“I already feel claustrophobic sleeping in Sebra's capsules,” Wendy muttered with a little panic in her voice, “and now we have to spend another two months inside more space tubes?”
“You won't even notice,” Ken reminded her. “You'll be asleep before you even go inside it.”
“Knocking me out is the only way you're getting me into one of those!” Dara grumbled morosely, holding up her hand paws to look at her claws. “I've woken up every night in my sleep capsule since we got up here, ready to tear the walls off trying to get out!” She looked at the captain with a frown. “Can I volunteer to stay awake for the trip?” she asked.
Adrienne smiled but shook her head. “Sorry, ma'am, but we won't have enough food, water and air for the four month trip out there and back for more than just my crew.” She indicated the middle cryo chamber with a hand. “This is the only way that passengers get to travel with us, but don't worry. As your doctor fox said, you'll go to sleep out here in this spacious prep room and then you'll wake up in the same place. You'll have no awareness of cryo, the sleep tube or the passage of time whatsoever. You won't even dream while you're under and the process is a tried and true experience.”
Jenni was glad she was standing behind Jon and Avon where no one else could see the expressions of dread upon her face. The captain made the process seem as if it was no more than a simple anesthetic administered to knock them out. She did her best to swallow her fear and appear as if she were just another Fur along for the ride.
“How long until we go into them?” Michael wanted to know.
Captain Adrienne turned to Ken. “Just as soon as Dr. Wilder and Ms. Watson have checked in with my chief medical officer, they can begin the preparations. It will take some time to get all of you tucked into bed, so if you'll follow me, I'll take to you another chamber where you may relax until it is your turn.”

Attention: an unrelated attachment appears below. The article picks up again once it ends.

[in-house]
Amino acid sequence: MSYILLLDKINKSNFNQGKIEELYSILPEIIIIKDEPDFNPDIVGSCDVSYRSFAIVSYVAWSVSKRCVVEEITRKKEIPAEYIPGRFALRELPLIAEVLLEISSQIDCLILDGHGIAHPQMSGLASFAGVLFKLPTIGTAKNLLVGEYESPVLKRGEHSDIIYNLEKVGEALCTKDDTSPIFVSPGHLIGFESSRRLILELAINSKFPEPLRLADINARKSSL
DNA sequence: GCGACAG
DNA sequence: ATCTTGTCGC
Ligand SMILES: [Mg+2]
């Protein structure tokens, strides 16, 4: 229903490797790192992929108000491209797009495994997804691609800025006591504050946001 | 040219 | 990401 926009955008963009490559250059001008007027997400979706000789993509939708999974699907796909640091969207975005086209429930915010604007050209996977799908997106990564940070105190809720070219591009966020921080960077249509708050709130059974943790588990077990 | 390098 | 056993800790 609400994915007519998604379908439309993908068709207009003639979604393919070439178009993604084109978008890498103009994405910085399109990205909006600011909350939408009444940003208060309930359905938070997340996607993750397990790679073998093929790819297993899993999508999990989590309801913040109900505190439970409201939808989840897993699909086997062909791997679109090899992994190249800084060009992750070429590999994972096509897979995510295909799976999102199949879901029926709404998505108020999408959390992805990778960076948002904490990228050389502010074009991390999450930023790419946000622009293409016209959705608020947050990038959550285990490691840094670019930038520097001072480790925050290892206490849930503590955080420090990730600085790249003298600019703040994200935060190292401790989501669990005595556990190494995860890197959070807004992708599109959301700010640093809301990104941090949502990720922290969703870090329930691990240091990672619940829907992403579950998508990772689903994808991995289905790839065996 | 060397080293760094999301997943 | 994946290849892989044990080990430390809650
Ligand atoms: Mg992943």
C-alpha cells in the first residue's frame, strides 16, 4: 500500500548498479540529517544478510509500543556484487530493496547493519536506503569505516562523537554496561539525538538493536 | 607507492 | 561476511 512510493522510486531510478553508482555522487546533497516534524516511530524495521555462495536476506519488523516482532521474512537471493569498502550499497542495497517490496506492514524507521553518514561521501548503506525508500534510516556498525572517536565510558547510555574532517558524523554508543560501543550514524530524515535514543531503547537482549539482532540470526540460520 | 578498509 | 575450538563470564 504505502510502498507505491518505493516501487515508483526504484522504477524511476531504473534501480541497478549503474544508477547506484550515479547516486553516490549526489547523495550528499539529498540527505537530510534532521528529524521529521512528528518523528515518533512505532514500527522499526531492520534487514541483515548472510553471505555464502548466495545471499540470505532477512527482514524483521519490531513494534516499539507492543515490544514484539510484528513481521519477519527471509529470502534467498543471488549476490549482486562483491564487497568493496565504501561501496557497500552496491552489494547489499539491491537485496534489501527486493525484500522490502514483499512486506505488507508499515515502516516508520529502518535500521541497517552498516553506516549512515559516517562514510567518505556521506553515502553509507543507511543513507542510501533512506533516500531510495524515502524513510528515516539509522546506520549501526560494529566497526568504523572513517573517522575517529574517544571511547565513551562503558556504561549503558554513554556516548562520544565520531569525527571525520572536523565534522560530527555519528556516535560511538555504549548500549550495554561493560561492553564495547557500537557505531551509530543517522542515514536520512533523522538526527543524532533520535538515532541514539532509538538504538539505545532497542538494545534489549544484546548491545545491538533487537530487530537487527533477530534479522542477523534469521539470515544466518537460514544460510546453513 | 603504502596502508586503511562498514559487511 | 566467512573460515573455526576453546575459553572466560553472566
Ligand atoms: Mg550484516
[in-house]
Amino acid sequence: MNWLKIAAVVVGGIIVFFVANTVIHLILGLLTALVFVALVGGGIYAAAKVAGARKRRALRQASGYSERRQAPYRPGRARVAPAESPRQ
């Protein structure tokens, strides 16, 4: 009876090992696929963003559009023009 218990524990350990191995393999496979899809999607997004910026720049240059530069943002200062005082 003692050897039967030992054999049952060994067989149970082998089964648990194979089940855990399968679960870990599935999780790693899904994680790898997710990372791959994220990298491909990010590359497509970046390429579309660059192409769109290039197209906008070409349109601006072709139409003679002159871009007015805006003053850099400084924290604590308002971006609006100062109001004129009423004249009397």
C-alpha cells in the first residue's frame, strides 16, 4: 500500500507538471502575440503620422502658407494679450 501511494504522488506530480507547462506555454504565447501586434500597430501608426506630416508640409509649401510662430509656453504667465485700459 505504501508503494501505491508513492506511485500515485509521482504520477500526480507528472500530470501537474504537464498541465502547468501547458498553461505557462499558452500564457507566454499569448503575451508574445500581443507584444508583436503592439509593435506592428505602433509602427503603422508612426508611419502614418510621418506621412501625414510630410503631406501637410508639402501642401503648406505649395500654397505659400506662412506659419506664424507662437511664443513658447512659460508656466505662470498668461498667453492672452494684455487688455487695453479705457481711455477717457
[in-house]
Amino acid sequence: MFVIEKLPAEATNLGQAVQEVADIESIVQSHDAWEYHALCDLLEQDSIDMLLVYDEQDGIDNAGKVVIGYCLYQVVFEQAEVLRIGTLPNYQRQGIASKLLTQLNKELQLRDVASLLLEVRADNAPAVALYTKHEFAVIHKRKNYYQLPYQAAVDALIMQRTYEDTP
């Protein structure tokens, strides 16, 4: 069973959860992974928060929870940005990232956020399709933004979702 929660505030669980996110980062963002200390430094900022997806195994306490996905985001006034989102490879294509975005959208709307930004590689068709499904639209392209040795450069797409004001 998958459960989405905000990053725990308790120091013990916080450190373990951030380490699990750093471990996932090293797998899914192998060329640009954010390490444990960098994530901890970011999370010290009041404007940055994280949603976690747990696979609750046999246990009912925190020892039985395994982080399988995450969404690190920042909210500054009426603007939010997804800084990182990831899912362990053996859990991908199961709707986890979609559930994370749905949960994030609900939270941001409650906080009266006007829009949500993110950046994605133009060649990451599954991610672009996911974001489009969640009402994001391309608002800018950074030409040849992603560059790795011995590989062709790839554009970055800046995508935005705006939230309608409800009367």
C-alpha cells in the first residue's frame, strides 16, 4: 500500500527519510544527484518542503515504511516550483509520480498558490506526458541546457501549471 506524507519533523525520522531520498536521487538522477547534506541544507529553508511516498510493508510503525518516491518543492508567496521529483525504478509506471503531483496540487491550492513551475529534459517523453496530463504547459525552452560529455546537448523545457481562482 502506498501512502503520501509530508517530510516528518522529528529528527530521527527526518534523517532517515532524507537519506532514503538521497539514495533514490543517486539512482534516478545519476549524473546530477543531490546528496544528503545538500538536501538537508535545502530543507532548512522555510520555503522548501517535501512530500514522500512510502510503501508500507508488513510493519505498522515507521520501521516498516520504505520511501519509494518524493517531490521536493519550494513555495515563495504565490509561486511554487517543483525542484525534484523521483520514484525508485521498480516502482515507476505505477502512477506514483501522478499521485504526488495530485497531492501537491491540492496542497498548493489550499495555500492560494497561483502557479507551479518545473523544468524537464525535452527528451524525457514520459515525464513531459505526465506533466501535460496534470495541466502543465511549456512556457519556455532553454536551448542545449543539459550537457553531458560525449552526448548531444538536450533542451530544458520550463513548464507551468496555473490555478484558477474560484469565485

She motioned everyone back toward the doorway, but then she stopped and looked around at them with a smile. “It won't matter if you've eaten anything or not before you go into cryo, but I would recommend that everyone visit the head before each of you go in. Waking up with the need to pee after cryo is usually rather intense, so the fewer amounts of fluids in your system before you go in will be better for everyone. There's so many of you that a rush on the toilets might be disastrous!”
There were chuckles and a number of side comments as everyone followed the captain out of the room. After a moment of negotiating the narrow corridor again, they finally entered a large galley with tables and chairs with enough room for everyone, even the bears.
Ken and Jenni waited by the door for the captain to show them to her medical officer, but the commander loitered a moment to answer a question put to her.